Farms in the Lockyer Valley in south-east Queensland are only starting to dry out after months of wet conditions — so forecasts of more rain late this week are making some farmers nervous.
- An upper trough moving through Queensland is expected to bring increasing rain
- Farmers in the Lockyer Valley say more rain could interrupt their preparations for summer
- Tourism operators on the Sunshine Coast say the rain won’t affect record bookings for the June school holidays
The Bureau of Meteorology is predicting increasing cloud, rain, and cooler temperatures across Queensland towards the weekend due to an upper trough moving east across the state.
Grower Troy Qualischefski said the rain could interrupt preparations for summer with crops, such as onions, being planted.
“If it’s 10 to 20 millimetres … it’s probably bearable, but anything 50-plus probably becomes a bit annoying again,” Mr Qualischefski said.
“I think most farmers in the Lockyer Valley would be keeping a close eye on [the rain].”
Mr Qualischefski said growers were slowly recovering after being hit by floods in February and May, but the full effect of the natural disasters was yet to be felt.
Weather forecasters predict the Sunshine Coast could get about 15mm between Tuesday and Friday this week and then up to 100mm between Saturday and Monday.
But accommodation providers were not particularly concerned by the rain with parts of the Sunshine Coast experiencing their busiest June school holiday period.
Landmark Mooloolaba general manager Brett Thompson said there was so much pent-up energy after COVID-19 lockdowns that bad weather was not likely to affect bookings.
He said July was also set to be a bumper month.
“We’re already booked at about 84 per cent capacity,” Mr Thompson said.
“The weather has been nothing short of fantastic in the past month, so people are enjoying the open air and having the opportunity to walk on the beach.”
Mr Thompson said wet weather would be unfortunate for those who had booked in advance, but he did not think it would lead to cancellations.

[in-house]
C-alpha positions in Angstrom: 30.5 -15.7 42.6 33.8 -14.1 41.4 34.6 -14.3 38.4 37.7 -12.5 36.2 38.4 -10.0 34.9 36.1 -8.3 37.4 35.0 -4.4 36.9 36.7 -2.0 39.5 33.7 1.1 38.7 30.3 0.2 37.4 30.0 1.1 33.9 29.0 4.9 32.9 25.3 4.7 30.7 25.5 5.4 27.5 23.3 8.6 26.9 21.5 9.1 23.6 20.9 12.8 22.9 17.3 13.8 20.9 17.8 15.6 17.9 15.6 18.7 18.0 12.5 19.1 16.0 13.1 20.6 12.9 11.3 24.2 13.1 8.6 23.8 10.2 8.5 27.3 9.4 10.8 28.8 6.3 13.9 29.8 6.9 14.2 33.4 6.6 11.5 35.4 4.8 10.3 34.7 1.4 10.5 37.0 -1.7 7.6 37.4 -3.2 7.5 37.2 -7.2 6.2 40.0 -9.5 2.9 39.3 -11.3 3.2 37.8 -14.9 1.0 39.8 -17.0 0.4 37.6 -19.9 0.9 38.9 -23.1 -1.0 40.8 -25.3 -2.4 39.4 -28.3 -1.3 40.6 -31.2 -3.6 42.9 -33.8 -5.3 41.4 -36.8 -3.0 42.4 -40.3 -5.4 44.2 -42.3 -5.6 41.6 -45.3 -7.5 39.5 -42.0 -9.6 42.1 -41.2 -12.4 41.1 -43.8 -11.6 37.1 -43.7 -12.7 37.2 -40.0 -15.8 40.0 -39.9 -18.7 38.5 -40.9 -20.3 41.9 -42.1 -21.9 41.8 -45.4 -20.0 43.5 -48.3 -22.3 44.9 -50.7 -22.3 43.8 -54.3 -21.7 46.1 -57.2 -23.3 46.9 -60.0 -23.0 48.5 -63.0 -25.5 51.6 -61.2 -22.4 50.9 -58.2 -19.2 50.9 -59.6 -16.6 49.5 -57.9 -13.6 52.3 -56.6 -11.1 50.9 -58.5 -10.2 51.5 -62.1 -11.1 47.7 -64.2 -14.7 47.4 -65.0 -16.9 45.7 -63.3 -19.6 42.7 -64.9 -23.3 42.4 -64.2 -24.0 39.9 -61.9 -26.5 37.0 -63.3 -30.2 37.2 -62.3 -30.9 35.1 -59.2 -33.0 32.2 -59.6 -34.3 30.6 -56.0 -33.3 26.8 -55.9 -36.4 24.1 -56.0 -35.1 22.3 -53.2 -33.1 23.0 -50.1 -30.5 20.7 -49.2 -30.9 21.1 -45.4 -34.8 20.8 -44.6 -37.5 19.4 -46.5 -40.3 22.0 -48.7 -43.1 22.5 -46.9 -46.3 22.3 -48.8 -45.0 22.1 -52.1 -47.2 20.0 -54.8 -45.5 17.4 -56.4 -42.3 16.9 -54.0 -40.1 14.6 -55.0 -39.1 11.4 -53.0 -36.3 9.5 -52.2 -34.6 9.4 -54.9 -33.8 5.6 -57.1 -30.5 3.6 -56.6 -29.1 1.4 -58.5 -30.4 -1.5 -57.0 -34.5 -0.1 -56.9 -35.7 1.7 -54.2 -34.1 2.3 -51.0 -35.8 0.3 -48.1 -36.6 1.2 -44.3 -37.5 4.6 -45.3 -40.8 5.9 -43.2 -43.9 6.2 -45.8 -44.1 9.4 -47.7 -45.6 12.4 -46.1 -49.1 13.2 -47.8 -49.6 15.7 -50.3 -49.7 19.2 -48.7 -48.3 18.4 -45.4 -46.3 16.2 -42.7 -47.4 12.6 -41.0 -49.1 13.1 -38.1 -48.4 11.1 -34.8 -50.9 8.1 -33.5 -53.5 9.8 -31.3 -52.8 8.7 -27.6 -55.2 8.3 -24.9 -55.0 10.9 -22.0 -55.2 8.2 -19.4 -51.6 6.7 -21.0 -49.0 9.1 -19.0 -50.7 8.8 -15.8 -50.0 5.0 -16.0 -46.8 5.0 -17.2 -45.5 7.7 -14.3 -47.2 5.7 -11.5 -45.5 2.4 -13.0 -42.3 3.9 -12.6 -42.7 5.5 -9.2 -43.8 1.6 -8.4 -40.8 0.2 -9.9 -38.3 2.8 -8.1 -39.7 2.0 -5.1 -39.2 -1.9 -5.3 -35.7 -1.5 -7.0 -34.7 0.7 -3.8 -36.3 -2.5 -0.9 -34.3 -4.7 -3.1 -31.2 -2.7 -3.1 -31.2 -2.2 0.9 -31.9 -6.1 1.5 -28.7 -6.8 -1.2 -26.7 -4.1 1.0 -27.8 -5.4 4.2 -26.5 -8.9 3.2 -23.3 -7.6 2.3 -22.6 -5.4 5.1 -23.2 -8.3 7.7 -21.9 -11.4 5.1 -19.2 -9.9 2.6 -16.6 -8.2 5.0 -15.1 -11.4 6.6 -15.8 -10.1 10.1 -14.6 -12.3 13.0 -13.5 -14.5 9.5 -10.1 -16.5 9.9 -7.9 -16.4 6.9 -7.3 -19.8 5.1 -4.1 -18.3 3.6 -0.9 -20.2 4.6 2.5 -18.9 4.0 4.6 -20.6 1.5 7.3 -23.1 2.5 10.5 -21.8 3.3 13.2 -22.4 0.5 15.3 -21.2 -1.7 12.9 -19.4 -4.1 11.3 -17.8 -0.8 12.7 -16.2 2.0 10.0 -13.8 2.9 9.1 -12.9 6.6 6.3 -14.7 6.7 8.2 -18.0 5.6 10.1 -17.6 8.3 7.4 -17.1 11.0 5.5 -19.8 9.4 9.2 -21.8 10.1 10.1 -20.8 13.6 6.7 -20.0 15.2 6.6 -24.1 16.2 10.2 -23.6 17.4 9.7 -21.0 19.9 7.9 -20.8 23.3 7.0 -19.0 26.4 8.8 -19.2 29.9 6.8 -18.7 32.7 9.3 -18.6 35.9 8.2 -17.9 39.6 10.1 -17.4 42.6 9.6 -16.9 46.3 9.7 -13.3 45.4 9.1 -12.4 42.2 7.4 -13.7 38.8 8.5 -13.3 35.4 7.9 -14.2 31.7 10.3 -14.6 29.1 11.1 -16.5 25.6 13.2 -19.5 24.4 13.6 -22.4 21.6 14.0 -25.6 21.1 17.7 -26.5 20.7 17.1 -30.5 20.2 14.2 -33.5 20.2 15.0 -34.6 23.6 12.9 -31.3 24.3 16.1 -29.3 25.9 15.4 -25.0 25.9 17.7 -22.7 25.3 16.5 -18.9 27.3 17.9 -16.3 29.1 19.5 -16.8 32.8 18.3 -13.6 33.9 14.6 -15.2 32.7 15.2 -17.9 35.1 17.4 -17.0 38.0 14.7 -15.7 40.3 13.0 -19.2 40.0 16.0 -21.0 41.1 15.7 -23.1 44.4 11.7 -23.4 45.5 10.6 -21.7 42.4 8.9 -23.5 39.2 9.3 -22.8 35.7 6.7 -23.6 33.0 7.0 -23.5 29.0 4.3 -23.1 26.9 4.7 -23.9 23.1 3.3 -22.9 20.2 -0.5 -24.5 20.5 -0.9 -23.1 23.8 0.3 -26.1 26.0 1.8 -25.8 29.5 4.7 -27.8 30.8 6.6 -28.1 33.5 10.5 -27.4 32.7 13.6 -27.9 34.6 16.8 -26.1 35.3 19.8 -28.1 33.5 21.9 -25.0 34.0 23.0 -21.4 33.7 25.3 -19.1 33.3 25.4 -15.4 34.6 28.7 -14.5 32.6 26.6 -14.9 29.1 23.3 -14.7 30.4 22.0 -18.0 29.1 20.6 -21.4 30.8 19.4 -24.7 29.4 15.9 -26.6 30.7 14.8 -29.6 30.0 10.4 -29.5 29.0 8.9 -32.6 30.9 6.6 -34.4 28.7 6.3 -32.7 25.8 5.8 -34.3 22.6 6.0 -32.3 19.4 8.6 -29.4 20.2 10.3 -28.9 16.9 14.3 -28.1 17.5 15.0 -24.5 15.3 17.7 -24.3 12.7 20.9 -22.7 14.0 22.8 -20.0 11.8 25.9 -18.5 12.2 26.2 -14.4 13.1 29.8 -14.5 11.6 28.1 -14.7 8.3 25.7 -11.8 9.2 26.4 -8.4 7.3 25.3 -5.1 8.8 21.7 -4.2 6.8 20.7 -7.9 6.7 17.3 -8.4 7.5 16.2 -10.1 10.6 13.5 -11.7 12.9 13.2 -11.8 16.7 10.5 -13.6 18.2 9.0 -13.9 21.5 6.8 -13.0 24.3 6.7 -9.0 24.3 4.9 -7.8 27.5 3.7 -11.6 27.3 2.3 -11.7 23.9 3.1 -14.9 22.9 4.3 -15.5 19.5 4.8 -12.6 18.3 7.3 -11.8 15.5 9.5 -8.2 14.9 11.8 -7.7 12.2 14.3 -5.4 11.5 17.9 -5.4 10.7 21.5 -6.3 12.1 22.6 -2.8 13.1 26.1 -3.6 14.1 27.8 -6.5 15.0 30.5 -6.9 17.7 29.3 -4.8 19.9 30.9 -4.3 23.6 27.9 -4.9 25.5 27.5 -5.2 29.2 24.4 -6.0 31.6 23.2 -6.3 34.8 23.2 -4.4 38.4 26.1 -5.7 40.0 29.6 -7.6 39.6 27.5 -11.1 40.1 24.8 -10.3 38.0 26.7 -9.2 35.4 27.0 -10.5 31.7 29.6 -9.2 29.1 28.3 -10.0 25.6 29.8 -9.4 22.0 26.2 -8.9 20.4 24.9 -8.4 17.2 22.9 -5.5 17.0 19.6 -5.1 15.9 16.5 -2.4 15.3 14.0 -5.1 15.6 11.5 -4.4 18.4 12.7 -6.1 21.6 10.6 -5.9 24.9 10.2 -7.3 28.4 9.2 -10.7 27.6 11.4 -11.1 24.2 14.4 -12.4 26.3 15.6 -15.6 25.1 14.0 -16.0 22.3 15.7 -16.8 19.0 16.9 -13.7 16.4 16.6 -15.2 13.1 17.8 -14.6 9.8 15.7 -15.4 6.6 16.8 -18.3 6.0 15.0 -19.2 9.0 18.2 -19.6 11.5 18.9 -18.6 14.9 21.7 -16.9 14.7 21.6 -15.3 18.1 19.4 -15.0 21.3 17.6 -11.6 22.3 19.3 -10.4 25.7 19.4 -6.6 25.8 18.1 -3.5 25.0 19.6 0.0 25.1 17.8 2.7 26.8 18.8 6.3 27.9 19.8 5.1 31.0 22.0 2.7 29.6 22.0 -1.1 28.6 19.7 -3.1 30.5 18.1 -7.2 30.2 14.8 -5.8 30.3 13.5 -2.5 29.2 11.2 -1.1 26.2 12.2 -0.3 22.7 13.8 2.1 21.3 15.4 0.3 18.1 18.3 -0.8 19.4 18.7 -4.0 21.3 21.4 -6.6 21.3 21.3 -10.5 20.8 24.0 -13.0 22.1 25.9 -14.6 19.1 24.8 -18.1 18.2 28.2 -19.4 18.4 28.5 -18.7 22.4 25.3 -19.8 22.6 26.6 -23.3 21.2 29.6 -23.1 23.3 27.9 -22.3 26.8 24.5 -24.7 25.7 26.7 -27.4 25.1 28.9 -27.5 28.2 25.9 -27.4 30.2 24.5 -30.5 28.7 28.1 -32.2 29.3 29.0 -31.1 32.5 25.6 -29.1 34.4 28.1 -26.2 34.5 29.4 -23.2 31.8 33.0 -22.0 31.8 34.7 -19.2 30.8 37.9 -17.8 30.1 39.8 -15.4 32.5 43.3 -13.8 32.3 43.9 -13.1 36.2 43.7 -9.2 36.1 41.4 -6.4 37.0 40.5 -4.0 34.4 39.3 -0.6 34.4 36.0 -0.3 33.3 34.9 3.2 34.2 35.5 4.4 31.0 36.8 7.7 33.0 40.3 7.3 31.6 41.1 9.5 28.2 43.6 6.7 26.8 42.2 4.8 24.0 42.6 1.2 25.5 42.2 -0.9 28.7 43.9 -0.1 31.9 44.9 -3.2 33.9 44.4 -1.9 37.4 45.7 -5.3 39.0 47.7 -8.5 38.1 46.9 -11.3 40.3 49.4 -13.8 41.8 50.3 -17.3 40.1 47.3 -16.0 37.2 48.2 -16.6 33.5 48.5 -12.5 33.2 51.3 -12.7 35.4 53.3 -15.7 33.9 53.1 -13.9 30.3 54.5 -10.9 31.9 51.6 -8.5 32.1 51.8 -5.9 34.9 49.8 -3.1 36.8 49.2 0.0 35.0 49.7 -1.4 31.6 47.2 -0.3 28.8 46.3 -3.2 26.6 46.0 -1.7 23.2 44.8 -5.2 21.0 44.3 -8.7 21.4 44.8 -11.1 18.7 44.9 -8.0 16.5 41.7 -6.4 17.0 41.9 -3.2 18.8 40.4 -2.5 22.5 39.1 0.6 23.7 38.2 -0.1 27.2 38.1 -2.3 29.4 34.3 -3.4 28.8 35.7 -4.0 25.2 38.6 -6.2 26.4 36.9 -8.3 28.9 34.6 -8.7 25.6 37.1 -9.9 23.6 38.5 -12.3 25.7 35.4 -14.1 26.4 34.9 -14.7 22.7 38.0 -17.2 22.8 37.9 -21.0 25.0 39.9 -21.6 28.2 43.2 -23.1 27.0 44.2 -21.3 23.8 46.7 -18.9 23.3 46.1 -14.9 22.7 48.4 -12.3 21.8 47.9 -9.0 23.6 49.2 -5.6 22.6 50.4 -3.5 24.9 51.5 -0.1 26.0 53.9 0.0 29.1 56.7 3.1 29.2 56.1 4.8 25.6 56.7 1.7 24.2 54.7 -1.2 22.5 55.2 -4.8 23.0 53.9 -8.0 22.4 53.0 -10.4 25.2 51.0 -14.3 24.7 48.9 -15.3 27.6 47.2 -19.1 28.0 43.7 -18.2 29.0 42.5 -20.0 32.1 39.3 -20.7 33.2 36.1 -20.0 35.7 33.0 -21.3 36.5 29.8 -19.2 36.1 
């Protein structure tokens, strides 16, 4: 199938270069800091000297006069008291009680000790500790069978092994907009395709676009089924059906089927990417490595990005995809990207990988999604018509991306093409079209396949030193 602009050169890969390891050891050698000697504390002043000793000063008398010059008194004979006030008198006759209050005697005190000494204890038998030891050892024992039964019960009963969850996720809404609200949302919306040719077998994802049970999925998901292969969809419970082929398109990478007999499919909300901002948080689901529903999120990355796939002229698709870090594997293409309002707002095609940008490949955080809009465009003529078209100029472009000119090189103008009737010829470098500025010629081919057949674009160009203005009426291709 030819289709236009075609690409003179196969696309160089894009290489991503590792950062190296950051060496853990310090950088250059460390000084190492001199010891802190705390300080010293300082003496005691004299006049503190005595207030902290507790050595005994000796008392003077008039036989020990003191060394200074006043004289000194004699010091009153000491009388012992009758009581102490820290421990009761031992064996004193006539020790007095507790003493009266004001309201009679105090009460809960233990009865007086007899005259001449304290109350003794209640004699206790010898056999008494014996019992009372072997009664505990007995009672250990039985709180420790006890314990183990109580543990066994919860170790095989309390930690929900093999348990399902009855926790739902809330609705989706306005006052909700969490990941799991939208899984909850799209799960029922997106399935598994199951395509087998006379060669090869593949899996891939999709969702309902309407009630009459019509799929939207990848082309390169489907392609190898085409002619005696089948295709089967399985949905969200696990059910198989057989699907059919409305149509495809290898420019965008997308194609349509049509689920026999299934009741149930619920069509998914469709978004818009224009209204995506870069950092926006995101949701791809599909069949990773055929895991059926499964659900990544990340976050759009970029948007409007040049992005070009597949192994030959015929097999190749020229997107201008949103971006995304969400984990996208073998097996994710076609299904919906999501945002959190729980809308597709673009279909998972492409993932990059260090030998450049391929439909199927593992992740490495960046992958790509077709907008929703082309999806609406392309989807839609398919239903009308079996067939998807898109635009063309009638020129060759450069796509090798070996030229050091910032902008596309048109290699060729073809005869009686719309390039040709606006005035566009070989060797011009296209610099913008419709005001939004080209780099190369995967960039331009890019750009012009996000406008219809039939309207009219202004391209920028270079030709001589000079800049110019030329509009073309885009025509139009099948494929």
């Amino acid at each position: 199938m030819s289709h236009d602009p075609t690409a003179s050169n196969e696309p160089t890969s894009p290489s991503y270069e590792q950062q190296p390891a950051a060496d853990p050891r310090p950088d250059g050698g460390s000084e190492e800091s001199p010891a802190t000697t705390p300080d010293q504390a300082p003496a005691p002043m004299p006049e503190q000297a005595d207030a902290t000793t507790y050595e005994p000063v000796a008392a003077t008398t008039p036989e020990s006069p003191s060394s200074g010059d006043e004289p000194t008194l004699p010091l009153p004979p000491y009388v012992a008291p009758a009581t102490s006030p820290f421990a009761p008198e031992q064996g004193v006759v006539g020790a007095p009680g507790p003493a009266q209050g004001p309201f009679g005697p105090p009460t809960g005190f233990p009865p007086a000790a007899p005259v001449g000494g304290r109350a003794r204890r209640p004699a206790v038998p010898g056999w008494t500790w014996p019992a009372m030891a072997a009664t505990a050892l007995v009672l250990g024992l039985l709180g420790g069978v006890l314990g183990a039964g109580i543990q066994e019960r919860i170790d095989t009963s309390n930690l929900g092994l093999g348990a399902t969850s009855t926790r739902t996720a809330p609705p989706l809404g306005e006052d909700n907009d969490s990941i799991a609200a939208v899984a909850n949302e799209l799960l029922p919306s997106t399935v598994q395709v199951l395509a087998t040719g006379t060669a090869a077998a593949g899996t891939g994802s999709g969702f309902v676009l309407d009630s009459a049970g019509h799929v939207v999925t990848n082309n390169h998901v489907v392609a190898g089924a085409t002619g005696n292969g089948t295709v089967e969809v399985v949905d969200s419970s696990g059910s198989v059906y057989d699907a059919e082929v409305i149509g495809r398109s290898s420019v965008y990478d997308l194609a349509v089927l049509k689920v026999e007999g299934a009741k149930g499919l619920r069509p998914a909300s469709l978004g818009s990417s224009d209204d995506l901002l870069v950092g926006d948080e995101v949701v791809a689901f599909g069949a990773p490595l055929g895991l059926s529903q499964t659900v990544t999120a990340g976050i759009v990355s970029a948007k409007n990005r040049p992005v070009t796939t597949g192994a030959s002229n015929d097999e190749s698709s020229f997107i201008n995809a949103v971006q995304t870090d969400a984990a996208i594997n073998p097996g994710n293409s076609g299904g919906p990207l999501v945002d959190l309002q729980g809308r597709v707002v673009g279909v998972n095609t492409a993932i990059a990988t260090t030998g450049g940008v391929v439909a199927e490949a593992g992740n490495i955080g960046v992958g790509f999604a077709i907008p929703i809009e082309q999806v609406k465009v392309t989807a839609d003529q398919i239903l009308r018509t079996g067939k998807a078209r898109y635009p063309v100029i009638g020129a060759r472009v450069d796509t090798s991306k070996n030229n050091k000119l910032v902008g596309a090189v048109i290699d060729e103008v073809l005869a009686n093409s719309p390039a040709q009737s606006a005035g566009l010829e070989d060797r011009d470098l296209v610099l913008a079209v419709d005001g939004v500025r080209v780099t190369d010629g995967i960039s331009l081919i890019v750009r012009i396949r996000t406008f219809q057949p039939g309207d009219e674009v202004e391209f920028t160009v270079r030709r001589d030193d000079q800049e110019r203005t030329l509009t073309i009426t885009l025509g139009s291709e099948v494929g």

Well below average maximum temperatures combined with rain and moderate winds are forecast for north-west Queensland for the remainder of this week.
The weather bureau warned a significant wind chill in the region could pose a risk to livestock in some areas.
The forecast rainy weather has led to the cancellation of one of the region’s flagship rodeos, the Saxby Round-Up, held at Taldora Station, 180 kilometres north of Julia Creek.
“We have 600 to 700 people turning up, so we don’t want them stuck 180 kilometres out on a dirt road if we get the predicted forecast,” president Colin Blacklock said.
A grazier himself, Mr Blacklock was considering what the forecast would mean for his own livestock.
“If we can get near what they’re predicting, I think it’ll set the back end of our year up, but most of our stock are in good enough condition that I think they’ll handle a bit of cold weather.”
University of Southern Queensland climatologist Chelsea Jarvis said warm waters off Australia’s north and west coast were driving the wet conditions across Australia.
“We have a lot of warm water building up and this is due to having two years of La Niña.
“That warm water acts as a moisture source for things like storms and conduction.”
Ms Jarvis said there was an 80 per cent chance between now and October that Queensland would exceed its median rainfall totals.